On the point of admissions, the hon. Lady and I may not be as far apart as she might think. I would be prepared to leave admissions to individual universities, strictly subject to the principle of merit. She and I might be close, perhaps on how merit is interpreted, but if merit is to be overridden by other factors, that might be a different matter. I fear that the Bill will do far more of what she hopes it will do than she apparently believes at the moment. I fear that it
will meet what I take to be the objectives of some Labour Members. If she will listen, I shall explain how that will come about.
When there is a high number of applications from certain types of school and those applications are judged on merit, it is likely that the student body of the institution will contain many more students from such schools than will that of other institutions. This may provide the hon. Lady with some comfort, but in those circumstances I would support a realistic approach to merit in appropriate cases, subject to the individual judgment of academics.
I commend to the Committee an excellent editorial on the subject in the Evening Standard last week. Among other matters, to which I shall refer later, it mentioned the subject of merit:
''Admission tutors already recognise that decent grades from a sink school, alongside other evidence of talent, may represent a greater achievement than better scores from a good school.''
I would certainly accept that in appropriate cases, but it would have to be subject to the judgment of individual academics, free from any outside pressure and strictly based on a realistic assessment and interpretation of merit. That is how the principle of merit should be interpreted, but that, I fear, is not what the provision is about. It is about something completely different from and antagonistic, if not antithetical, to the principle of merit, which will certainly override it.
My next point will certainly give comfort to Labour Members. The Secretary of State gave us some clues as to what this is really all about in his statement of 8 January when he referred to the focus of OFFA's work. He spelt that out clearly in the draft statutory guidance that was given to OFFA and which contains the answer to the key question of how universities are to be judged by OFFA. In fact, this is spelled out clearly twice in the document, in which he says:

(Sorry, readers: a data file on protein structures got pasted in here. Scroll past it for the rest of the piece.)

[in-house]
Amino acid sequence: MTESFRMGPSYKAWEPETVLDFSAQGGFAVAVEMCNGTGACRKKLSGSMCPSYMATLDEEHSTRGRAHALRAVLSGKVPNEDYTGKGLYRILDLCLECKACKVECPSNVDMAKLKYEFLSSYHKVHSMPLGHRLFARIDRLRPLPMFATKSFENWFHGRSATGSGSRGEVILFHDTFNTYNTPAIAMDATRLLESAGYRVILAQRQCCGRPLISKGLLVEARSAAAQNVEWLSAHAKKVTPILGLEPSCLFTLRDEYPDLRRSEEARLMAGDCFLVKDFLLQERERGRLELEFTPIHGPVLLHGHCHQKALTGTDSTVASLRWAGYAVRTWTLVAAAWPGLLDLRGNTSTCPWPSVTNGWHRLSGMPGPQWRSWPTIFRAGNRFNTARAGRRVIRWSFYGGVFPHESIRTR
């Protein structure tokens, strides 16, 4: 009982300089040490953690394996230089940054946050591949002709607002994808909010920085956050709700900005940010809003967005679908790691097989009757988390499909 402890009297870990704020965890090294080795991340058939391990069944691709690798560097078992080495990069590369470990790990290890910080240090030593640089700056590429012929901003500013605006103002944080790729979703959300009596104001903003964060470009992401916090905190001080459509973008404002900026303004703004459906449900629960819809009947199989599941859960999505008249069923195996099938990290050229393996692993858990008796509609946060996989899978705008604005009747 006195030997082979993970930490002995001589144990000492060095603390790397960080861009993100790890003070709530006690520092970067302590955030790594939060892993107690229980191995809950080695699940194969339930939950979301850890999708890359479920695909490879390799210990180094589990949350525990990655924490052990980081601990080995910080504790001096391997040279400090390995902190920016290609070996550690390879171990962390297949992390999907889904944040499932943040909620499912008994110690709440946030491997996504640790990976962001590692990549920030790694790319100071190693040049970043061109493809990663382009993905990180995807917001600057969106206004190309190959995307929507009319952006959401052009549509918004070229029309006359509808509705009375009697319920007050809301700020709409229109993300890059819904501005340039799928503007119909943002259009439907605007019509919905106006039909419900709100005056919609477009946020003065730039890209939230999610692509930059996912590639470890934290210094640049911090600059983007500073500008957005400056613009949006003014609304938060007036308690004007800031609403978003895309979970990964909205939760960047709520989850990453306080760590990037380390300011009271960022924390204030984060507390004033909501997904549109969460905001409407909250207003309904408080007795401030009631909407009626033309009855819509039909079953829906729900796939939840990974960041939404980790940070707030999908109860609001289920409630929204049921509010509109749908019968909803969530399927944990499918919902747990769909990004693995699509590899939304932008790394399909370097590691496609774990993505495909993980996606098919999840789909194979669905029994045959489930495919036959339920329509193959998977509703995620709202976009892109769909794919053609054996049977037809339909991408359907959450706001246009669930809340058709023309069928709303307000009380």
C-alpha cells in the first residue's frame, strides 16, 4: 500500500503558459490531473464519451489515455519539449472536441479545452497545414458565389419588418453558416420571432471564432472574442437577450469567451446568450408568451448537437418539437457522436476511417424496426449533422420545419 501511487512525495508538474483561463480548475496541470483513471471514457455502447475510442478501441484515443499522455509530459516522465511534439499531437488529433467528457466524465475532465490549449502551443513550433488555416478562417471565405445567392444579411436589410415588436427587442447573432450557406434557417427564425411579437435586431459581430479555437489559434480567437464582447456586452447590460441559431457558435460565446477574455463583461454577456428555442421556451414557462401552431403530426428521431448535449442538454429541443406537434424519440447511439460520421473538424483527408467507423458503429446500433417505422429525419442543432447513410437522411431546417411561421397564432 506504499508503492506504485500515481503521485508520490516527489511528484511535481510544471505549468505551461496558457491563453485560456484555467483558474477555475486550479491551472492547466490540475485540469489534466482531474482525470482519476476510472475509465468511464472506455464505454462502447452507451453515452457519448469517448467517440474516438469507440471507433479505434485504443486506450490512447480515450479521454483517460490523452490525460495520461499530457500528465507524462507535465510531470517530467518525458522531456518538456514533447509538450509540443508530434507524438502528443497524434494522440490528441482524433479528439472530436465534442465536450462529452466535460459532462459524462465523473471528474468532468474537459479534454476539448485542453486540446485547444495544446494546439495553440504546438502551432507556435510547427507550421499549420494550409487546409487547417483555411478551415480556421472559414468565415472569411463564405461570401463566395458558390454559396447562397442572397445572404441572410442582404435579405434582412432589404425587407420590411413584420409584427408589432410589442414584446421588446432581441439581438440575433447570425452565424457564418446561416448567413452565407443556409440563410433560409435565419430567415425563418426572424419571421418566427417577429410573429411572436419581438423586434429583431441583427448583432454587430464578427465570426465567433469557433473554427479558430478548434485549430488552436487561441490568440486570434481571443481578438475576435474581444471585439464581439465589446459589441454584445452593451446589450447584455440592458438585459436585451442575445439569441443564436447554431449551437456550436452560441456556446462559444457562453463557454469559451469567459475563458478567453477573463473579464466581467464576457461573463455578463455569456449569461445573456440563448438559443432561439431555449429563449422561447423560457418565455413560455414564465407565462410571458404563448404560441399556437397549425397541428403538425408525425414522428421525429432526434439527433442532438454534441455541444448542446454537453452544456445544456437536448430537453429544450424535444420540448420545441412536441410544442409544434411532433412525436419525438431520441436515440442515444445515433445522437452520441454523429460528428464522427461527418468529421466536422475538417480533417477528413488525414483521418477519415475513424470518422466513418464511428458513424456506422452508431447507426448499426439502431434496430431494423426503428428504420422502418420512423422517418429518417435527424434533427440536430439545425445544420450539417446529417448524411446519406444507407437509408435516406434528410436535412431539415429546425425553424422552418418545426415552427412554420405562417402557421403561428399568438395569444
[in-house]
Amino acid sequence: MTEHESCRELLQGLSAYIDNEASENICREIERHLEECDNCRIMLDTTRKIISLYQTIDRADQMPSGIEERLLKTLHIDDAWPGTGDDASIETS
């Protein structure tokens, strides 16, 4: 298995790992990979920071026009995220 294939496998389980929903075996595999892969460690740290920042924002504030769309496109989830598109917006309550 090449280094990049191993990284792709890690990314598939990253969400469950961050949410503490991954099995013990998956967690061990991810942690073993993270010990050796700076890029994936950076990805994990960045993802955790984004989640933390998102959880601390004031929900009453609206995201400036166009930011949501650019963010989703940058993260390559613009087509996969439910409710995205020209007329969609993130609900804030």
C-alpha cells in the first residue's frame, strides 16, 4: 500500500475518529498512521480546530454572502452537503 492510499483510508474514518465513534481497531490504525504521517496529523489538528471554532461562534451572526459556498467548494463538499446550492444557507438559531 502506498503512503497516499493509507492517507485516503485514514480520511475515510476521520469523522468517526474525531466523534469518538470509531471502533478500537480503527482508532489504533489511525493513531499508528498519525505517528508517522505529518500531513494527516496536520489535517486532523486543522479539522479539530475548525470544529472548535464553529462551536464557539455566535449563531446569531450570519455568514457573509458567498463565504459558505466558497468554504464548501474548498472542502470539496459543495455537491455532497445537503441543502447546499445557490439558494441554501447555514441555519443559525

''I would expect that OFFA would expect the most, in terms of outreach and financial support, from institutions whose records suggest that they have furthest to go in securing a broadly-based intake''.
That is in paragraph 2, and the same is said of the access agreement under paragraph 6—''Approving an access agreement''—which clearly spells it out for the institutions, in a similar form of words, that the most is to be expected
''from institutions whose records suggest they have furthest to go in securing a broadly-based intake of students.''
This is the key point—[Interruption.] Perhaps the hon. Member for Colne Valley (Kali Mountford) will contain herself for a moment. The key point is that what is expected of universities is to be determined by the intake. If the intake is not broadly based, they will be put in the dock, hauled up for judgment before OFFA and told to do more. They know what lies in store if they fail—a substantial penalty.
I have a question for Labour Members, including the Minister: given that that is what universities are being told is expected of them, how can it do other than put huge financial pressures on them over admissions? They will be judged on outcomes in terms of admissions, not on activity in terms of
applications. There is no provision on how many applications they must encourage; they will be judged purely on outcomes in terms of admissions.
I am not the only one to have noted that. It has been widely noted, and I quote again from what I regard as the fair-minded article in the Evening Standard:
''Mr. Clark may insist that Offa will have no power over individual admissions. But if he creates a procedure which penalises universities for the overall outcome of their decisions in individual cases, he is manifestly interfering in admissions.''
The Bill and the statutory guidance do precisely that.